Publish Negative Results

Recently I’ve been listening to the Talking Machines podcast, a show about machine learning. The machine learning community has a wide variety of researchers in academia and tech companies doing theoretical and applied research to try to solve hard problems (e.g, How can we tailor medical treatments specifically to your DNA?).

One of the tools the community uses to keep pushing forward in specific ways is through contests. The Netflix Prize is a good example of this, where Netflix awarded $1 million to the best team to improve their recommendation algorithm. Contests are great because they motivate many teams to work on the same problem in a way that un-focused research doesn’t.

Another tools the community uses is academic conferences. Researchers write papers describing their methodology and results, those papers are judged for quality and originality and the best are selected for presentation and publication in the conference’s proceedings. This helps researchers build their reputation and satisfies the universities employing these folks (publish or perish).

The problem is, there’s no one publishing negative results (failures).

Failure is simply the opportunity to begin again, this time more intelligently. —Henry Ford

I have not failed 700 times. I’ve succeeded in proving 700 ways how not to build a lightbulb. —Thomas Edison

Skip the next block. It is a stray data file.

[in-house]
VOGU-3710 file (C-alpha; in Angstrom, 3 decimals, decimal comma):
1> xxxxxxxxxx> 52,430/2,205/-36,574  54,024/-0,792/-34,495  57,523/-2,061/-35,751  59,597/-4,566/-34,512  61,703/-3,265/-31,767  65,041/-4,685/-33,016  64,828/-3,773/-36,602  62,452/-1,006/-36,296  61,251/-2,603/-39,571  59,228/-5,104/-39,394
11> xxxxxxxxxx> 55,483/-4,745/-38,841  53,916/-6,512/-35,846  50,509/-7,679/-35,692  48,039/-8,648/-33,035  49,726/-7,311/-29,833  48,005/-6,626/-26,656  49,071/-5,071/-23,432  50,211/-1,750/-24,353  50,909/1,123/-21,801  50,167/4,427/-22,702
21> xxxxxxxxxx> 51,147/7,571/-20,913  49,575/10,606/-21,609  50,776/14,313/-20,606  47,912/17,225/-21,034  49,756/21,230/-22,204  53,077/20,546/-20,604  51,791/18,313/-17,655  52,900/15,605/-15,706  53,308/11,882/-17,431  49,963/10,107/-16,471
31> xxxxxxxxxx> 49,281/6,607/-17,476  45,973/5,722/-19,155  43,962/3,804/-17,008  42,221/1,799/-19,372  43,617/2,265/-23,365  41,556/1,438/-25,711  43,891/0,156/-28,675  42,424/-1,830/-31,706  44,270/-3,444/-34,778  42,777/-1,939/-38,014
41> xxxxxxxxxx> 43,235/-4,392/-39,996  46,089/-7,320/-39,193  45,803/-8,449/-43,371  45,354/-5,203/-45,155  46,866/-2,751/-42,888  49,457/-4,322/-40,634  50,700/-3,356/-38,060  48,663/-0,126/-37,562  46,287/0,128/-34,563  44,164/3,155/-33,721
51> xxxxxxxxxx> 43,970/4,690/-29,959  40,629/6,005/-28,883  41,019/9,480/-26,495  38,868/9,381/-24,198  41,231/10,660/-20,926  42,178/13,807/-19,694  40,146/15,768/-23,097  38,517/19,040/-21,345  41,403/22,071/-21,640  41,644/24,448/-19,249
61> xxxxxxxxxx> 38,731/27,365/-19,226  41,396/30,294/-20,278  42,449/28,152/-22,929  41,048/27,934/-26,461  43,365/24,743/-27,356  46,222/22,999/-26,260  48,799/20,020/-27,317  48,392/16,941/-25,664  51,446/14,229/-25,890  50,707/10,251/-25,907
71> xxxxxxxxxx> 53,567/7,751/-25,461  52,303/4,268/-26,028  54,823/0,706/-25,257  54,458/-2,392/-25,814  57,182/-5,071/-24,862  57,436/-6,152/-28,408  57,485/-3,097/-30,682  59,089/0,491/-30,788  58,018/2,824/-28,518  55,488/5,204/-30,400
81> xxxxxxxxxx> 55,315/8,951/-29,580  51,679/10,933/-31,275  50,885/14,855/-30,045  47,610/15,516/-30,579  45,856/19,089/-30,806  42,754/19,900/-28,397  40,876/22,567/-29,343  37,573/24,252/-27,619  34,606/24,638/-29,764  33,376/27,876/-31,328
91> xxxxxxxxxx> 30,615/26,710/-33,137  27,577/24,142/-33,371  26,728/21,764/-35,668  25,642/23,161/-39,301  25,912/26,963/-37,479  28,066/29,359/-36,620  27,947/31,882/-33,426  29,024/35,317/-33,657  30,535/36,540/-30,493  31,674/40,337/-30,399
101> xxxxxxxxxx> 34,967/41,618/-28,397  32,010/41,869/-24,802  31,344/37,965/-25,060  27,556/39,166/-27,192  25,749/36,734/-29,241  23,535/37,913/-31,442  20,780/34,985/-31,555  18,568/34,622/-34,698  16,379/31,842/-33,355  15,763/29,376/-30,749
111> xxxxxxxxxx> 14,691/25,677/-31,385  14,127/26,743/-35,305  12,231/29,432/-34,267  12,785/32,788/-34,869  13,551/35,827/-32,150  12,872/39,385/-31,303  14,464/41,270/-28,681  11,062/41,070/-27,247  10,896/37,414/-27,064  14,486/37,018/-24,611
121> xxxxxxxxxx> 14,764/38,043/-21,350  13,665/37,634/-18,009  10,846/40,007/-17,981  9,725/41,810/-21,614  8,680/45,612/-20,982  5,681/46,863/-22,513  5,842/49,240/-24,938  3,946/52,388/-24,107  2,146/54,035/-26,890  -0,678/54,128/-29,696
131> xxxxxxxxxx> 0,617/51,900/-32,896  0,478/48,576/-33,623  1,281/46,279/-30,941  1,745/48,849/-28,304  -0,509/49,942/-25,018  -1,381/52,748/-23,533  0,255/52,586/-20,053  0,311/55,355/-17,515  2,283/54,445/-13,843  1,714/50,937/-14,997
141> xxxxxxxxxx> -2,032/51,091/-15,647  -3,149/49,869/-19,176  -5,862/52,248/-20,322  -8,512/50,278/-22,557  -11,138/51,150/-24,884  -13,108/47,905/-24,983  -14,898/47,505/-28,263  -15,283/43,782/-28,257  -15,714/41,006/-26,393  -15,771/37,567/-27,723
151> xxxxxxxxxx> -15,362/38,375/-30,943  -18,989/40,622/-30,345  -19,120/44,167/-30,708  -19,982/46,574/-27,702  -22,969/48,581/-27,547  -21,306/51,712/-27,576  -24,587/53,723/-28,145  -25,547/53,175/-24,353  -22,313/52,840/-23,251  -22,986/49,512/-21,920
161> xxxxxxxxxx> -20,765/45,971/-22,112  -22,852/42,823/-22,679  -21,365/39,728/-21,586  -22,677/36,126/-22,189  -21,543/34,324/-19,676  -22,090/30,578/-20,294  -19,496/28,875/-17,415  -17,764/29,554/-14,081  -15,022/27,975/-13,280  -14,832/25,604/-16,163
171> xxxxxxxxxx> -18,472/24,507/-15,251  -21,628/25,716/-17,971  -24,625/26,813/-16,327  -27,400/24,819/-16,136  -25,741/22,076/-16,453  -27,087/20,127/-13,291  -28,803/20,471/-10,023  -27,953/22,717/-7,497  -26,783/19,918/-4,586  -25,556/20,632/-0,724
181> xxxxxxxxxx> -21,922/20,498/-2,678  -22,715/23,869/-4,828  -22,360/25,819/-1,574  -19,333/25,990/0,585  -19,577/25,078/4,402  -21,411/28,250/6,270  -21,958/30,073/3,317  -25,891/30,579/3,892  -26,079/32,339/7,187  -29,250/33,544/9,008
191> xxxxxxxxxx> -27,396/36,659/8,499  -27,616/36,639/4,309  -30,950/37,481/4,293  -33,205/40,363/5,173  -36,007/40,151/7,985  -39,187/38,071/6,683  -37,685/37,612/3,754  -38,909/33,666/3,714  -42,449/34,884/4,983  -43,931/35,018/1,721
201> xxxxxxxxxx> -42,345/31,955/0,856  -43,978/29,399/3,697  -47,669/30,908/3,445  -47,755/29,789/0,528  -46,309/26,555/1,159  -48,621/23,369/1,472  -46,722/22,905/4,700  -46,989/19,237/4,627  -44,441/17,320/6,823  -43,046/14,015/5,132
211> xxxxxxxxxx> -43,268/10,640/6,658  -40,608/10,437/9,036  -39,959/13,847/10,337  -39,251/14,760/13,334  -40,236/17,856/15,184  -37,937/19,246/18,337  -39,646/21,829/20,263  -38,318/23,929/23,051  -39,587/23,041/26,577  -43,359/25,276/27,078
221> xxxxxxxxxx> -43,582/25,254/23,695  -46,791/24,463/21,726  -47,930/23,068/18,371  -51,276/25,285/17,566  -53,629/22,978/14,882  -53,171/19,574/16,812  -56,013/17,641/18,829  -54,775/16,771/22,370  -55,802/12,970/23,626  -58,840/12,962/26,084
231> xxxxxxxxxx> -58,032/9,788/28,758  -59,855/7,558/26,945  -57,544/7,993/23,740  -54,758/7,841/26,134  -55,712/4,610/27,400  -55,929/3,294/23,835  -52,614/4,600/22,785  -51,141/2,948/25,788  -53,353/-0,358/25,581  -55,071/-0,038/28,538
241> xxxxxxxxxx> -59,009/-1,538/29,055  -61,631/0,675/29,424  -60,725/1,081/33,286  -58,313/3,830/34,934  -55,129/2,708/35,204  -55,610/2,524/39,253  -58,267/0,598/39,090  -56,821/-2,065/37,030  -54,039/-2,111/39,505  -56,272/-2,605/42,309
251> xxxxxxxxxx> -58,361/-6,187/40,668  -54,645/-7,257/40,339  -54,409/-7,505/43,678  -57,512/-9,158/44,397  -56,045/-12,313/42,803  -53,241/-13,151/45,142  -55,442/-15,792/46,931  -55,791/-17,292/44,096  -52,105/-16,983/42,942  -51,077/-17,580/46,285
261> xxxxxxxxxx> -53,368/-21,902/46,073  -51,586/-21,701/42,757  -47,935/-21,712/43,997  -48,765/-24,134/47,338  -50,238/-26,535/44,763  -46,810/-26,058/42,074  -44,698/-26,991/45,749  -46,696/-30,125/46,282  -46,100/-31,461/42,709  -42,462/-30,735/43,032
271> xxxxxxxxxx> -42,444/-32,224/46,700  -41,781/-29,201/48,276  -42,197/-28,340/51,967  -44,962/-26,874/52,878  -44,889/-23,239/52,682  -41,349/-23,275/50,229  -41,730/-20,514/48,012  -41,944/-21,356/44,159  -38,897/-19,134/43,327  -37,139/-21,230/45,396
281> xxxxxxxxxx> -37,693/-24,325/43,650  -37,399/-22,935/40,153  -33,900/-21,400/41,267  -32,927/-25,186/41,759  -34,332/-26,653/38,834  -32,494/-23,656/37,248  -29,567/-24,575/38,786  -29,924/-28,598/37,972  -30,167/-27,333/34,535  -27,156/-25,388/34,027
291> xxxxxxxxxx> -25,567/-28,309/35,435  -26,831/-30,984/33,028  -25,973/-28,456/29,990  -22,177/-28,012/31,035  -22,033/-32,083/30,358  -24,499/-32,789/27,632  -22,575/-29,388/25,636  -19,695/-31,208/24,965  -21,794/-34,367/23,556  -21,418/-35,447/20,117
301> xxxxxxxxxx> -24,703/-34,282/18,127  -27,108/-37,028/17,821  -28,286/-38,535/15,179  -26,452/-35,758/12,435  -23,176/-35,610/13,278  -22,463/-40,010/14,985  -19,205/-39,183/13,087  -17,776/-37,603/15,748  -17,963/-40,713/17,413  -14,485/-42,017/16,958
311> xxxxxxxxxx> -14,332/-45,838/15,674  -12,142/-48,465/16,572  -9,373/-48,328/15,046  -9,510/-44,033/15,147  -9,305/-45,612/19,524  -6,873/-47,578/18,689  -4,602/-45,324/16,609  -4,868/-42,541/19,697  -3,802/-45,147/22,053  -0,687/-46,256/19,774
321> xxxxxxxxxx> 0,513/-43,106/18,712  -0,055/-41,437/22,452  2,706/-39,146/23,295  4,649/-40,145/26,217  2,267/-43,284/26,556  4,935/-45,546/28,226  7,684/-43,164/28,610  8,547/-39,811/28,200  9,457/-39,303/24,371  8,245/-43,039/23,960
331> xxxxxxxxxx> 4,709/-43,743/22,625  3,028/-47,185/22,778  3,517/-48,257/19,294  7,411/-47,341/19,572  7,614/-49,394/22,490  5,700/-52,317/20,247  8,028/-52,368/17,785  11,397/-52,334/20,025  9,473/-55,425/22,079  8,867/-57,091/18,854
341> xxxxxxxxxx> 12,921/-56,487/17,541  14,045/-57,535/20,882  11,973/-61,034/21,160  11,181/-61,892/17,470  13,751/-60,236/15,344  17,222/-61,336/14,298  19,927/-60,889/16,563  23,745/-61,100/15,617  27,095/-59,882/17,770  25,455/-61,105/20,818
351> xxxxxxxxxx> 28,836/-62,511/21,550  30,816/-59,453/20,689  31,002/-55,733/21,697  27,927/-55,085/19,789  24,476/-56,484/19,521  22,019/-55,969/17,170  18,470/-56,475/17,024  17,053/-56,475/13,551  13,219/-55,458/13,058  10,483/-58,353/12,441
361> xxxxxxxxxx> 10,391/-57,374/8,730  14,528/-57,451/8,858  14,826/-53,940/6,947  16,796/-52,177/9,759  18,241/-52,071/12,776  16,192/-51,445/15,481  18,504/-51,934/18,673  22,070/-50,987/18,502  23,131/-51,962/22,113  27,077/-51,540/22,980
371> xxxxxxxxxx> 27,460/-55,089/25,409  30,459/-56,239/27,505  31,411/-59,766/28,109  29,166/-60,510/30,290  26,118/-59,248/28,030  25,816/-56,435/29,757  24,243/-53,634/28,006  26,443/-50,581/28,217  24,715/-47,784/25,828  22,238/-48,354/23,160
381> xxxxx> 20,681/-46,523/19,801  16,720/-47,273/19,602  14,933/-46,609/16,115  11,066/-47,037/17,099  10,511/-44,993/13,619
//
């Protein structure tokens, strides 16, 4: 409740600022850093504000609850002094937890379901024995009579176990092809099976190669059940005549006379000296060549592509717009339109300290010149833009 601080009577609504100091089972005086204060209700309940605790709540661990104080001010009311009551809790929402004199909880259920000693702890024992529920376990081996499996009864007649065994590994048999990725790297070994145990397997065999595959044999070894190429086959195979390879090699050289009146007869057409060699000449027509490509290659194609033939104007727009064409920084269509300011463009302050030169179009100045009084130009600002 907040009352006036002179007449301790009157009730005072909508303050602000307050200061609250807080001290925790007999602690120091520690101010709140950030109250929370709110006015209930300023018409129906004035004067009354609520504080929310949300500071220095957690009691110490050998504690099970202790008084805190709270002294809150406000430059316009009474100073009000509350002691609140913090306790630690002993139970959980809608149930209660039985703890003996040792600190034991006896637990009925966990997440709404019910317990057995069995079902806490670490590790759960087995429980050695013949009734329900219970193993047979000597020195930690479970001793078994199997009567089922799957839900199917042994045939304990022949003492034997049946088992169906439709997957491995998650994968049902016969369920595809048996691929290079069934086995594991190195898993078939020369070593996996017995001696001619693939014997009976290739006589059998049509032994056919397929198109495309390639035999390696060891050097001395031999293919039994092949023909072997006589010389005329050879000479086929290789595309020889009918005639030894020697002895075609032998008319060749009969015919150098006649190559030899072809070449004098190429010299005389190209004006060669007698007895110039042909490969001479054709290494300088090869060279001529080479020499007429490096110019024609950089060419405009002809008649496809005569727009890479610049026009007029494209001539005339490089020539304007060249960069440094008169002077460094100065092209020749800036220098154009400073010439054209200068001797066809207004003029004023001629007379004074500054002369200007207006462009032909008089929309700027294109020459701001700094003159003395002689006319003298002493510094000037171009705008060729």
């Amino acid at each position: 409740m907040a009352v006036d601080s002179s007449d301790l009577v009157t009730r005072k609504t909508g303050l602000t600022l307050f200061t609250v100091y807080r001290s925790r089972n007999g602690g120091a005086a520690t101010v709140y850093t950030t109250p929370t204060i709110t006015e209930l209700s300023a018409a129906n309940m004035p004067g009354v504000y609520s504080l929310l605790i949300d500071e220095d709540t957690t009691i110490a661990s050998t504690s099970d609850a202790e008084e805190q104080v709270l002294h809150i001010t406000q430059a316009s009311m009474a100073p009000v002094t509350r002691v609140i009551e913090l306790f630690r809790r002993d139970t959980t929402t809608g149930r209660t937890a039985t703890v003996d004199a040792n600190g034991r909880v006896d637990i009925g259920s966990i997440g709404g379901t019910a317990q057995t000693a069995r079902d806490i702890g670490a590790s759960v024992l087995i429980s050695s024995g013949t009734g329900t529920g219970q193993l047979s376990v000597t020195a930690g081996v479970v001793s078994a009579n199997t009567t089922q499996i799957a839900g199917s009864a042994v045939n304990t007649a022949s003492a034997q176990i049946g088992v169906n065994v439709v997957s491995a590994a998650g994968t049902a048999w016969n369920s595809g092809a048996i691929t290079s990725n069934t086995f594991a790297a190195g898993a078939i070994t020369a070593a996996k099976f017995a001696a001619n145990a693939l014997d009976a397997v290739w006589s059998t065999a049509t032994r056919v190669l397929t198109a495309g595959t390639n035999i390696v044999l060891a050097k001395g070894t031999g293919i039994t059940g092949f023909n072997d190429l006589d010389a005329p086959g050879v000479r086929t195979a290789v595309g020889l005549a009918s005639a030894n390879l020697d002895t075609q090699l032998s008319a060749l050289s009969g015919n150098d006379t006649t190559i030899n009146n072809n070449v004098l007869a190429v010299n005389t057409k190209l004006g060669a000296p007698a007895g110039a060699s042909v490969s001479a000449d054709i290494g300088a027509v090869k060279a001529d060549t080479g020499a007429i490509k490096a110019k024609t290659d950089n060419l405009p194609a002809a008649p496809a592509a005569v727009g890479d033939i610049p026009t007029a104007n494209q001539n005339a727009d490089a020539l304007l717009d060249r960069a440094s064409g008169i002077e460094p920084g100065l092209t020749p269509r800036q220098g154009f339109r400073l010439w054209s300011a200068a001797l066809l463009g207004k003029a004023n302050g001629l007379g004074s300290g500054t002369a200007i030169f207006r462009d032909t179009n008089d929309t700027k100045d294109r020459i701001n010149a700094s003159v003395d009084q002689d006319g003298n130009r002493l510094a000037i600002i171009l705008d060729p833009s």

Without publishing failures, everyone has to independently discover all those ways that don’t work. Imagine Edison had been working in parallel with dozens of others working on the lightbulb problem (he was!). Since he had no way to let others know about his failures, nor any incentive to do so, all of his peers (competitors, in a way) had to repeat those same 700 failures (or maybe they gave up before getting that far), a terribly inefficient progress mechanism.

This may be all fine and good when you think about your competition. Why would you want to help them, anyway? But what about internally, inside your company? What happens to failures? Do you fire the people involved, reassign them to your version of Siberia, quietly bury the project and hope word doesn’t get out? If you do any of these things, you’re replicating the inefficiencies described above.

Instead, why not publicize those negative results internally, giving others the benefit of learning what one more thing that doesn’t work? You could literally publish stories of these negative results in an internal newsletter, start a failure wall (stencil the Thomas Edison quote on a blank wall and tape a Sharpie nearby and watch what happens) or come up with your own creative way to encourage people to learn from failures, their own and others.

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